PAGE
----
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At Indictment, Pakistan's Musharraf Asserts His Innocence

Pervez Musharraf, the army chief who took over Pakistan in a 1999 coup and ruled as president for another nine years, was indicted Monday by a special court in Islamabad on five counts of high treason.

As The Associated Press says, those are charges that carry the death penalty and are "a sharp blow to the country's powerful military."

NPR's Philip Reeves reports from Islamabad that "the case is being seen as a milestone in an effort to rein in Pakistan's military, which has ruled the country for much of its short history. No former army chief has ever been tried, let alone for treason."

"The accusations," Philip adds, "concern Musharraf's decision to suspend the country's constitution and impose a state of emergency in 2007."

Musharraf professed his innocence on Monday, the AP writes:

"I am being called a traitor," he said. "I put the country on the path of progress after 1999 when the country was being called a failed and a defaulted state. ... Is this the way to reward someone for being loyal to the country and for loving the country?"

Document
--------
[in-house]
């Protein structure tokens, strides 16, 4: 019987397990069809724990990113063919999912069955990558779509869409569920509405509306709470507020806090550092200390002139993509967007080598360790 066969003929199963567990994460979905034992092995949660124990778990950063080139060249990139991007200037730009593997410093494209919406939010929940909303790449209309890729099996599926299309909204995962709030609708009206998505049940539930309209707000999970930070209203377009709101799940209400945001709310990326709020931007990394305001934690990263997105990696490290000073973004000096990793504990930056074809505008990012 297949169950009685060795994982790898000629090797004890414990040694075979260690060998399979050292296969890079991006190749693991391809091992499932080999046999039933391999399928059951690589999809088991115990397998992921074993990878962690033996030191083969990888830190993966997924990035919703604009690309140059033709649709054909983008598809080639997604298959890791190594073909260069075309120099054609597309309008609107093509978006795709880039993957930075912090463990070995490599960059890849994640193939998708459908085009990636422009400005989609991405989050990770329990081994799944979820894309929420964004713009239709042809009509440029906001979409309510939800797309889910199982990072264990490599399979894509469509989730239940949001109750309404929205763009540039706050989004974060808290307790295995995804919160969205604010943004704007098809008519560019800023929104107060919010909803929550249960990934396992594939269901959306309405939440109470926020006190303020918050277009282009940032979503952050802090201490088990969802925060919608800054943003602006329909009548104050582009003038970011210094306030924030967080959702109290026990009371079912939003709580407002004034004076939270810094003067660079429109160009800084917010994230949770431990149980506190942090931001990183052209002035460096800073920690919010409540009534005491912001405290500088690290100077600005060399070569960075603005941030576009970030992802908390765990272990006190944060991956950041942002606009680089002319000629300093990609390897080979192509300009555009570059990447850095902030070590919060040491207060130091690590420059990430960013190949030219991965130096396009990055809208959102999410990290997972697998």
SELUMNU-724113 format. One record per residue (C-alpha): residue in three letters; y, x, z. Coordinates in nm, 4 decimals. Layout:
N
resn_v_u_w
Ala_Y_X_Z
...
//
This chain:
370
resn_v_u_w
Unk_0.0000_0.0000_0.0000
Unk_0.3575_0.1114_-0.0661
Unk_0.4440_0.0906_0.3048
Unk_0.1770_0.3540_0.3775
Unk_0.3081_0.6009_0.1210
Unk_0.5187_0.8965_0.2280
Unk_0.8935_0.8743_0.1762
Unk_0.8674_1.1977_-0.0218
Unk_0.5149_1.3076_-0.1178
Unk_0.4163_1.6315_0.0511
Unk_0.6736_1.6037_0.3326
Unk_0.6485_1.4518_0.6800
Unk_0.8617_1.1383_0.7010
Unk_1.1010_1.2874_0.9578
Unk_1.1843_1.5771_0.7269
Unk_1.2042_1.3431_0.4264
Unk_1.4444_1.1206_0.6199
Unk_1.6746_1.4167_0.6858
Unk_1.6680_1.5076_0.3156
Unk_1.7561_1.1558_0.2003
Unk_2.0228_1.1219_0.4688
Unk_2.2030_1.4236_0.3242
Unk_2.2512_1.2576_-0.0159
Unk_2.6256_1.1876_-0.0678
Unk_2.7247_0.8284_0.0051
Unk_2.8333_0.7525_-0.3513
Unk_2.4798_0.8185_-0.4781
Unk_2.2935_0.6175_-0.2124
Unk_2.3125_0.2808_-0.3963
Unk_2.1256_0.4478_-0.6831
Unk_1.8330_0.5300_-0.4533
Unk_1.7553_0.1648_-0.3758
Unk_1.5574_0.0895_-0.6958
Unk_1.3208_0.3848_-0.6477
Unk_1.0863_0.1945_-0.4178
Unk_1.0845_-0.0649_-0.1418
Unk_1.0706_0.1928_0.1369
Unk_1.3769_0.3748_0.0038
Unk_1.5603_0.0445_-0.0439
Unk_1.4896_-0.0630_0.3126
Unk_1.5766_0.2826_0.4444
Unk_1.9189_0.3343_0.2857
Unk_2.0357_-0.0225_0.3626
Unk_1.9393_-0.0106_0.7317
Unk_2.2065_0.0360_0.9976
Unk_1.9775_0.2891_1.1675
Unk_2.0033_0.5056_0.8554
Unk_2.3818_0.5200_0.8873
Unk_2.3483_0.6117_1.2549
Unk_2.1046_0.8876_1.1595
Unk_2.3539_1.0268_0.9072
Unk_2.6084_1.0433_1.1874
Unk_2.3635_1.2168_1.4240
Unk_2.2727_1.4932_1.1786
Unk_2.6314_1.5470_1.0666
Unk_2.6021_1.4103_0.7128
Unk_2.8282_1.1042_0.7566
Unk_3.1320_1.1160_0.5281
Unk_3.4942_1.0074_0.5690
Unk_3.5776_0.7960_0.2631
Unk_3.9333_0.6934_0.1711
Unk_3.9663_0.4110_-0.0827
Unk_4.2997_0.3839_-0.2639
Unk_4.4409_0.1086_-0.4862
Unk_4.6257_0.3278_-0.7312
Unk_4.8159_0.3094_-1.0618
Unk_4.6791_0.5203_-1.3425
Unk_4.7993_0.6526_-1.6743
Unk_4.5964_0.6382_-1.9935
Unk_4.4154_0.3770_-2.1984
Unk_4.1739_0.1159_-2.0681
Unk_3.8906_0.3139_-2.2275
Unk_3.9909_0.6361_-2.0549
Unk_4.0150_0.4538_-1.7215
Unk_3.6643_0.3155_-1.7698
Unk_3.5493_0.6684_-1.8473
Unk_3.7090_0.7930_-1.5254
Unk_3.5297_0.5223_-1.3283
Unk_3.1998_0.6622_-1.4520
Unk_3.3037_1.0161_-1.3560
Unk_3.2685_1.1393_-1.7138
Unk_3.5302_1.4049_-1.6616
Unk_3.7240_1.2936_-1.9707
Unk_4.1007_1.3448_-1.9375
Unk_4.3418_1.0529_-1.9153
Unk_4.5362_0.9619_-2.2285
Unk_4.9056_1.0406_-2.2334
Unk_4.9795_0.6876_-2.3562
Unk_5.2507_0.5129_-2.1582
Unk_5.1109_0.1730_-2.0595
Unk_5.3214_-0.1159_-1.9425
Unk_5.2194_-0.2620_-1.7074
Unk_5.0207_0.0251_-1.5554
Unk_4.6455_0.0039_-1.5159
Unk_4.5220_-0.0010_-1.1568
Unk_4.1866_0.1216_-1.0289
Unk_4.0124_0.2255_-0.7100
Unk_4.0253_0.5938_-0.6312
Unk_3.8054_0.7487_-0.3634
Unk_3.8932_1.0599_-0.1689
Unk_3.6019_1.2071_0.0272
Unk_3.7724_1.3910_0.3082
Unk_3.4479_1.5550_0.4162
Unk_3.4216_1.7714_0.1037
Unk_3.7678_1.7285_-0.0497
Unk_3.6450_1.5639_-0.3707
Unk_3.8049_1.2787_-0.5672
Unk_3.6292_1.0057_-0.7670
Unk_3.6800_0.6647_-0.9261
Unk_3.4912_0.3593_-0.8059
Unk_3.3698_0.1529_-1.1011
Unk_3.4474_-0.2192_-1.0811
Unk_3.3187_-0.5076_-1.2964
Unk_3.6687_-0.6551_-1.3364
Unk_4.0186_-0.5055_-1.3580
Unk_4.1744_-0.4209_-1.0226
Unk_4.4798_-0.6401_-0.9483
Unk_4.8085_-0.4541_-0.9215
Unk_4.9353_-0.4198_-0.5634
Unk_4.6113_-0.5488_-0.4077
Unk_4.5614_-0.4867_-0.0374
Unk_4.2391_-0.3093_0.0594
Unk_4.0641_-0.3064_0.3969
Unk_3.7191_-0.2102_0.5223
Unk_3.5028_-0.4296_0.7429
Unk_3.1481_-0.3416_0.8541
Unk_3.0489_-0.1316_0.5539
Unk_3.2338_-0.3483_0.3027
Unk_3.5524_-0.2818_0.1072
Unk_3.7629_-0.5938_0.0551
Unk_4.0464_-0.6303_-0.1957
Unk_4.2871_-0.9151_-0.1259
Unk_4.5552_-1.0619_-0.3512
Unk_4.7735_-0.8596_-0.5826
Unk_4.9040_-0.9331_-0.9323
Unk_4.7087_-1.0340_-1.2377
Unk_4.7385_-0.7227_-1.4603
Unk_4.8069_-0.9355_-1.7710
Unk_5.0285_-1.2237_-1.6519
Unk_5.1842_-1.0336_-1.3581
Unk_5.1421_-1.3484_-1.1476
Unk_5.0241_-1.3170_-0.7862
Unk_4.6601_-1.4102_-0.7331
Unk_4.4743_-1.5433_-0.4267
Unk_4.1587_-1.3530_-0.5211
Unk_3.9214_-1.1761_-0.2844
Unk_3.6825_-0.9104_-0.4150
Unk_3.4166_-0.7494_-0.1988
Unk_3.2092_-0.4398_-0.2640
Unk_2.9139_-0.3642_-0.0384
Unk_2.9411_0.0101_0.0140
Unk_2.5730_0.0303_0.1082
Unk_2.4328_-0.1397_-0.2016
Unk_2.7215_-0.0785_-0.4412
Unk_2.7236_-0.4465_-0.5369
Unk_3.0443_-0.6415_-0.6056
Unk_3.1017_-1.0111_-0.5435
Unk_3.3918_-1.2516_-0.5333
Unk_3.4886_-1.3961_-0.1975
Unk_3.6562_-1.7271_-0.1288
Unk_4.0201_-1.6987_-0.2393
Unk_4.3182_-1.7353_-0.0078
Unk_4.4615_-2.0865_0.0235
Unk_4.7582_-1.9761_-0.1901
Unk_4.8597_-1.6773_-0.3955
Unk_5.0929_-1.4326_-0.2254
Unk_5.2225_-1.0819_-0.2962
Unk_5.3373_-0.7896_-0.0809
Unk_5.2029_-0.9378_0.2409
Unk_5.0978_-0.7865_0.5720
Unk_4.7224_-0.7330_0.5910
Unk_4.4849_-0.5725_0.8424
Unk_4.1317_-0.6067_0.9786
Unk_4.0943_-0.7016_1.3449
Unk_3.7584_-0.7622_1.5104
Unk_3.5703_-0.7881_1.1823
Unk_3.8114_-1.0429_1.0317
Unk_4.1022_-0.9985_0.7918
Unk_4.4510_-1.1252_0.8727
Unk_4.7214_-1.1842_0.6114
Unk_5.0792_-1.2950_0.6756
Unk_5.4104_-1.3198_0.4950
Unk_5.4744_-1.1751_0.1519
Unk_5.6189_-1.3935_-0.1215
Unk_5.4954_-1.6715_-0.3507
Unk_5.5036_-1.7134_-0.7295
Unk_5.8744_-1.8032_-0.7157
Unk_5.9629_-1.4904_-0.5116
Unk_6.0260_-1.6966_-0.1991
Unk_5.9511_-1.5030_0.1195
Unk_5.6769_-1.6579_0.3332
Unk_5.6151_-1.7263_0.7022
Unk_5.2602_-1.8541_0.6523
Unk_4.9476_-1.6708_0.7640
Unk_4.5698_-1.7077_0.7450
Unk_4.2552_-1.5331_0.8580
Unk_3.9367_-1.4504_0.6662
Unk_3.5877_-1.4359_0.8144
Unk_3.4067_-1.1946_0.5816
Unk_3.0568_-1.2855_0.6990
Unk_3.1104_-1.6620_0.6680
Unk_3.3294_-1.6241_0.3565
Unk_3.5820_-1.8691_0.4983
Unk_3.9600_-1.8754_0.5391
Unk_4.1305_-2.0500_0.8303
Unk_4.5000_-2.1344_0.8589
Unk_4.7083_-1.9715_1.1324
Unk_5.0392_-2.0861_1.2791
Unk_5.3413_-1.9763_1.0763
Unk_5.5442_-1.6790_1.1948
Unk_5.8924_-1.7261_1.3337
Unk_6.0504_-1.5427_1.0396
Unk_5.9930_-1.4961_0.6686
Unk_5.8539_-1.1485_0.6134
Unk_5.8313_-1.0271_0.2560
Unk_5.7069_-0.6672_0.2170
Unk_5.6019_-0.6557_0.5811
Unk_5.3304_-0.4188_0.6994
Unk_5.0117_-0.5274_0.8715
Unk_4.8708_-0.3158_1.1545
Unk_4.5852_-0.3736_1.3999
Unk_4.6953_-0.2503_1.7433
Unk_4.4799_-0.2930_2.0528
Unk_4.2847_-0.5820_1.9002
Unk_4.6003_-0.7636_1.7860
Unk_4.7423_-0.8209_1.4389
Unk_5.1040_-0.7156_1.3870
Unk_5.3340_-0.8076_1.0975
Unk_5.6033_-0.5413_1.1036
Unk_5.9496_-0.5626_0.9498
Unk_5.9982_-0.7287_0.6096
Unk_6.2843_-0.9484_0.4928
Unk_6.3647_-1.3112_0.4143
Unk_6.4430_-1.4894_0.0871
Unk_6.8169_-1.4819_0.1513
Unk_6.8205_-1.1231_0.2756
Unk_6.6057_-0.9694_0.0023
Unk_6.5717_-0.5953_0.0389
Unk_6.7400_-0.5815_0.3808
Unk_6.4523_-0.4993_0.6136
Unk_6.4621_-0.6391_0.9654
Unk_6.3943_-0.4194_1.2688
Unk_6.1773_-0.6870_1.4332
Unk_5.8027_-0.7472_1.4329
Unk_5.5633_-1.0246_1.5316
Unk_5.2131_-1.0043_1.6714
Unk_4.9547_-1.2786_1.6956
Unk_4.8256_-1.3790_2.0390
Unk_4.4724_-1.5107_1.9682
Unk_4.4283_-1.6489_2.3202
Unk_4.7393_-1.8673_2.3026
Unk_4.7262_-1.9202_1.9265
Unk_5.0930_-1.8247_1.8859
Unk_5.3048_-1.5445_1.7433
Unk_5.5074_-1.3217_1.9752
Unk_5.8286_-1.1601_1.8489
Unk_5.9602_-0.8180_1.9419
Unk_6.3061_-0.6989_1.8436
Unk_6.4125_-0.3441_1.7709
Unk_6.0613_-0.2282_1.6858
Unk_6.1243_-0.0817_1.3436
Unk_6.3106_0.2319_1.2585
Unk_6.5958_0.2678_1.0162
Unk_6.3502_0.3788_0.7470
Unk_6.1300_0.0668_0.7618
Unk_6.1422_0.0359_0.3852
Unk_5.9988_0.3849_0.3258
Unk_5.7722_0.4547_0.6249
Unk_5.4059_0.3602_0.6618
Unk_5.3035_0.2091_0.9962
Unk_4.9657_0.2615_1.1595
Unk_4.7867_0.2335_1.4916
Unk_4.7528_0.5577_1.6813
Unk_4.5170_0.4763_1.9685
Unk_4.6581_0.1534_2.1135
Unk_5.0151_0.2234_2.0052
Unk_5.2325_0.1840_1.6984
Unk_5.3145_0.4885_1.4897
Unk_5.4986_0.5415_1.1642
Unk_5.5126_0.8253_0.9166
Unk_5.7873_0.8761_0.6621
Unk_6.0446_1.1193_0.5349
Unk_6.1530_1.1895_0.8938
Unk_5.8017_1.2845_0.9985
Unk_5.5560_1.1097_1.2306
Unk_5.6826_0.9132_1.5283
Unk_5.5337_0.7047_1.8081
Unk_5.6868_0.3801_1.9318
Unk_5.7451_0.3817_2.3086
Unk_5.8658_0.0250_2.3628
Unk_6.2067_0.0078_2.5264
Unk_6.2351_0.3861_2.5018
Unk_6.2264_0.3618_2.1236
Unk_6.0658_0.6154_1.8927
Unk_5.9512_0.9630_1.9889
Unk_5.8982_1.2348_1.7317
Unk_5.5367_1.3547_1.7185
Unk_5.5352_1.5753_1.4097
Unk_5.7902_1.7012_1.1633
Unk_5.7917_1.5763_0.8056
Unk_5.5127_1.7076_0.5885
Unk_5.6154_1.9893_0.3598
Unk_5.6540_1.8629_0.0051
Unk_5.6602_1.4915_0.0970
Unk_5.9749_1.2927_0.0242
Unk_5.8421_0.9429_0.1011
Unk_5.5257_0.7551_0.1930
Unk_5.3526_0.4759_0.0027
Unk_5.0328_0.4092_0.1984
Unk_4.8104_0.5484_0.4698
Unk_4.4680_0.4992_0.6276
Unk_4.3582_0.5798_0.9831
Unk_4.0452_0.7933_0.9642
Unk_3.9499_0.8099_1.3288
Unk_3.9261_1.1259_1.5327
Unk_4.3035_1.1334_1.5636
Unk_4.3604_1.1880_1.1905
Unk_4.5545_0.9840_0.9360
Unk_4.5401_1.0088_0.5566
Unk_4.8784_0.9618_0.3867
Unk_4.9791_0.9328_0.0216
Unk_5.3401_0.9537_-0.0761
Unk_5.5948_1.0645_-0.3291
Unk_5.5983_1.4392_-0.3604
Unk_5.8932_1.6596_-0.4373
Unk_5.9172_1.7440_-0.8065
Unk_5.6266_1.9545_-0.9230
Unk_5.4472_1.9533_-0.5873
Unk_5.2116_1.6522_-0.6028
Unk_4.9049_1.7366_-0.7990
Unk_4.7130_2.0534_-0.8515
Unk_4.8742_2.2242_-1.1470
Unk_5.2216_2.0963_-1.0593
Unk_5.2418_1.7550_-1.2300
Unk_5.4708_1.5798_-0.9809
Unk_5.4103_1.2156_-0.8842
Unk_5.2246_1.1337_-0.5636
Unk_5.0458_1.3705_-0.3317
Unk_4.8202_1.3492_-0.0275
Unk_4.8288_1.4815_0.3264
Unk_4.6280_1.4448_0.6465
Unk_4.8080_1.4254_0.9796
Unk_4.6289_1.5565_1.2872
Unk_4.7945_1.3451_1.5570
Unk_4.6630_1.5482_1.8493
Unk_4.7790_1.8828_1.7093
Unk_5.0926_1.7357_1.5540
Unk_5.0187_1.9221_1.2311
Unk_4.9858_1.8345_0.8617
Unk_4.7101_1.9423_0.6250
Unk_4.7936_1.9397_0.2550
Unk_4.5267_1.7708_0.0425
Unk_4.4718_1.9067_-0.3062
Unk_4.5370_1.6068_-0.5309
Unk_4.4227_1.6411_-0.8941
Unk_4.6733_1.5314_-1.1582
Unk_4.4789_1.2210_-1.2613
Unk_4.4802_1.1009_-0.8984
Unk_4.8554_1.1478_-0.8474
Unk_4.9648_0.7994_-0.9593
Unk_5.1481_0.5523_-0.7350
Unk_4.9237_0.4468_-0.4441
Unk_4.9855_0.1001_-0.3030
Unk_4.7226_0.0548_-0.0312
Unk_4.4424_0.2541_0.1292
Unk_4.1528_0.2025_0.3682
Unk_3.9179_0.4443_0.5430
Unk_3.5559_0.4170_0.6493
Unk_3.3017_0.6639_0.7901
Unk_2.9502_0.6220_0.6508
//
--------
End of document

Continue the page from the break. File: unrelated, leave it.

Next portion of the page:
As we've previously reported, Musharraf departed Pakistan shortly after he left power in 2008. He returned from self-imposed exile last March. After his arrival, he talked of running for office again. But his legal troubles began almost immediately when he was accused of not adequately protecting former Prime Minister Benazir Bhutto, who was assassinated in 2007.

The AP notes that he's also facing charges involving "the death of a Baluch separatist leader killed by the army, the killing of a radical cleric and the detention of Pakistani judges. But the treason case is by far the most serious."

Whether the 70-year-old Musharraf will remain in Pakistan for his trial on the treason charges is uncertain. After suffering chest pains in January, he was admitted to a hospital in Rawalpindi. His lawyers asked Monday that Musharraf be allowed to travel abroad for medical treatment and to see his mother in Dubai.

According to the AP, attorney Farogh Naseem said Musharraf's mother "is dying, for God's sake. ... He will come back. He wants to face the trial. He wants his name to be cleared."

But as the wire service also notes:

"Musharraf's rush to a military hospital in early January sparked speculation that the military was moving to protect him and that he would soon leave the country under guise of receiving medical treatment."

Copyright 2014 NPR. To see more, visit http://www.npr.org/.

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